SUN Hockey Pool

King finds self in NHL's war room

PAUL FRIESEN, QMI Agency

, Last Updated: 10:50 PM ET

As a player he was old-school, running over opponents instead of going around them, using his fists on occasion.

But nine years after his playing career ended, former Winnipeg Jets captain Kris King finds himself in the technologically advanced world of the NHL’s “war room.”

Working under NHL disciplinarian Colin Campbell as the vice-president of hockey operations, King is surrounded by video screens every night in an effort to, among other things, keep a lid on hockey violence.

“Some people laugh when I say I’m involved in disciplining players, helping suspend people for breaking rules I spent 15 years breaking myself,” King said.

With 2,030 regular-season penalty minutes under his belt, King can only imagine if a team of video cops had been watching his every move.

“Man oh man, I would have been in big trouble,” the 44-year-old said.

King recalled getting into trouble once when he got a few late shots in on Doug Zmolek during a fight.

Handed a match penalty, he was basically suspended for three days while the tape of the incident was shipped to New York, where then-disciplinarian Brian Burke finally got a look at it and decided King did nothing wrong.

“Now we’re pulling clips off these databases of the game that’s live and sending them to Collie on his computer wherever he is,” King said. “He opens his IPad and watches it and decides right away, five minutes after the incident, whether he needs a hearing or not.”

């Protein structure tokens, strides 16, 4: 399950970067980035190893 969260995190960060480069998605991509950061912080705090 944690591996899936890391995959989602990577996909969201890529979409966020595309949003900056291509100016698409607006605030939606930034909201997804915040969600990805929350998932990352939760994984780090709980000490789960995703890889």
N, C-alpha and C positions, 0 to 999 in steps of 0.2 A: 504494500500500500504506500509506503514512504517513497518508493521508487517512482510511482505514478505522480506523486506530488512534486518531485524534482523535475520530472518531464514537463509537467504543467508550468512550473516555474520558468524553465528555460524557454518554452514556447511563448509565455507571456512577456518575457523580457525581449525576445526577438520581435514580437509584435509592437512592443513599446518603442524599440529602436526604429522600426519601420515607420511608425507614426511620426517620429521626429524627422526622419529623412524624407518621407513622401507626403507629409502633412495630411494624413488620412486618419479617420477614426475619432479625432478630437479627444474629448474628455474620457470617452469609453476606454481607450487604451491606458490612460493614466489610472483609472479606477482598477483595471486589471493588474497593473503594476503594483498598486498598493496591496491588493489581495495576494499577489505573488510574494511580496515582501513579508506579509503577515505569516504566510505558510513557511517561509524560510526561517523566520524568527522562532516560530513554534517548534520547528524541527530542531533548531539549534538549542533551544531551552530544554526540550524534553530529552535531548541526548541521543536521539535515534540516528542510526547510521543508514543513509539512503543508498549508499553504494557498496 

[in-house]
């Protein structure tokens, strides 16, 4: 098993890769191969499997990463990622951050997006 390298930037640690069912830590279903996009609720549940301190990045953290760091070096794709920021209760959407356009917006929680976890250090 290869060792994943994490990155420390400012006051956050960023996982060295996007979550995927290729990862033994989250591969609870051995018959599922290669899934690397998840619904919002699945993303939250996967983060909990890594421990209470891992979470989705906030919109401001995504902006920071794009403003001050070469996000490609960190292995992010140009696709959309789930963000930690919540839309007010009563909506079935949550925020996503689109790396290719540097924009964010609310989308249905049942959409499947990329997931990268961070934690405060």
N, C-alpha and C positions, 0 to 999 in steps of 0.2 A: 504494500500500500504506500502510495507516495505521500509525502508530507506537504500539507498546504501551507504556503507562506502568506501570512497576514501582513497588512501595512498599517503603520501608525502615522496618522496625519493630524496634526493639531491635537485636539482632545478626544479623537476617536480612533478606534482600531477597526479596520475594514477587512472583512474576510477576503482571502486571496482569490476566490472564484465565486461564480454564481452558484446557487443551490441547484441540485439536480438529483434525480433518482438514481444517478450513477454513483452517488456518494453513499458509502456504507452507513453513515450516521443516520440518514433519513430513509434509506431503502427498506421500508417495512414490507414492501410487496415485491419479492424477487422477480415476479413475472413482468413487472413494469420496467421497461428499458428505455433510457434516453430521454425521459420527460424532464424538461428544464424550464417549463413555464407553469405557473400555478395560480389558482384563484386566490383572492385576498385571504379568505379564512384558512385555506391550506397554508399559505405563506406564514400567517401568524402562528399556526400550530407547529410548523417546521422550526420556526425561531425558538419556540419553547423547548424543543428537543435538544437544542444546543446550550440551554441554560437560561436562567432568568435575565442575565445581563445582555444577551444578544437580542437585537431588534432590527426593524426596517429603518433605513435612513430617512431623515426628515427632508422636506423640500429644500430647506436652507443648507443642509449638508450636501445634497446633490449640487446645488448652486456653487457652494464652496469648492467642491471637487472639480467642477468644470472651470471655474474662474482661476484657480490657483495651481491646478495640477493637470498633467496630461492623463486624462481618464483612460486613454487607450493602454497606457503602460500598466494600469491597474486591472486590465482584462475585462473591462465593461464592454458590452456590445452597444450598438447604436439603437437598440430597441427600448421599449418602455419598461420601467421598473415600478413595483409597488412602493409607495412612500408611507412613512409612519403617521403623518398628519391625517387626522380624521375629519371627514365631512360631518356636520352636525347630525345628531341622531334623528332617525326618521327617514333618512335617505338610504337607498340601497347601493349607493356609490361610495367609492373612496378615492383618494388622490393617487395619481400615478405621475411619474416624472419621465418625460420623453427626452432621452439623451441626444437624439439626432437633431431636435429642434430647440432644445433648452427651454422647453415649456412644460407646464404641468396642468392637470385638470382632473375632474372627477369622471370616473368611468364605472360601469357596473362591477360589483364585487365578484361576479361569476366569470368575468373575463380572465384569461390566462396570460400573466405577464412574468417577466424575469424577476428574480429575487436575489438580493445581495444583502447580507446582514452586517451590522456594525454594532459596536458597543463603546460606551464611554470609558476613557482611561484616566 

It took King a little more than five minutes to decide he liked Winnipeg.

Traded from the New York Rangers along with Tie Domi right after Christmas in 1992, he landed at the airport and was immediately greeted by a parka-wearing John Paddock, the Jets head coach.

“He threw me the keys to a K-car that wouldn’t start,” King said. “I got to the hotel, sat there and shook my head. Got to the rink early. Nothing seemed as cold as that walk from the parking lot. Then walking in and seeing Craig Heisinger, our trainer, in shorts. I just wondered what the heck would be next.

“Other than that, it was nothing but great memories.”

If you’re looking for a blueprint of how to unify a team in a small, cold market, the product of Hornepayne, a northern Ontario mining town, has it.

“We’d get babysitters and put the kids to bed, and the husbands and wives would go tobogganing,” King said. “We’d rent a bus and go ice fishing, which would turn into a touch football game in the middle of a field somewhere. Every weekend game we’d make it mandatory that you’d have to go to some guy’s house after the game. We went out of our way to make sure this team was close.”

While he also played in Detroit, New York, Phoenix, Toronto and Chicago, King says his three-plus years with the Jets were his favourite.

“Winnipeg had so many things for us to do. It was just taking advantage of it.”

He still does, often visiting his favourite Manitoba fishing lodge during his time off in summer.

But ice fishing is out. His winters are booked. And he wouldn’t have it any other way.

“I feel very fortunate,” King said. “I love coming to work.”

paul.friesen@sunmedia.ca


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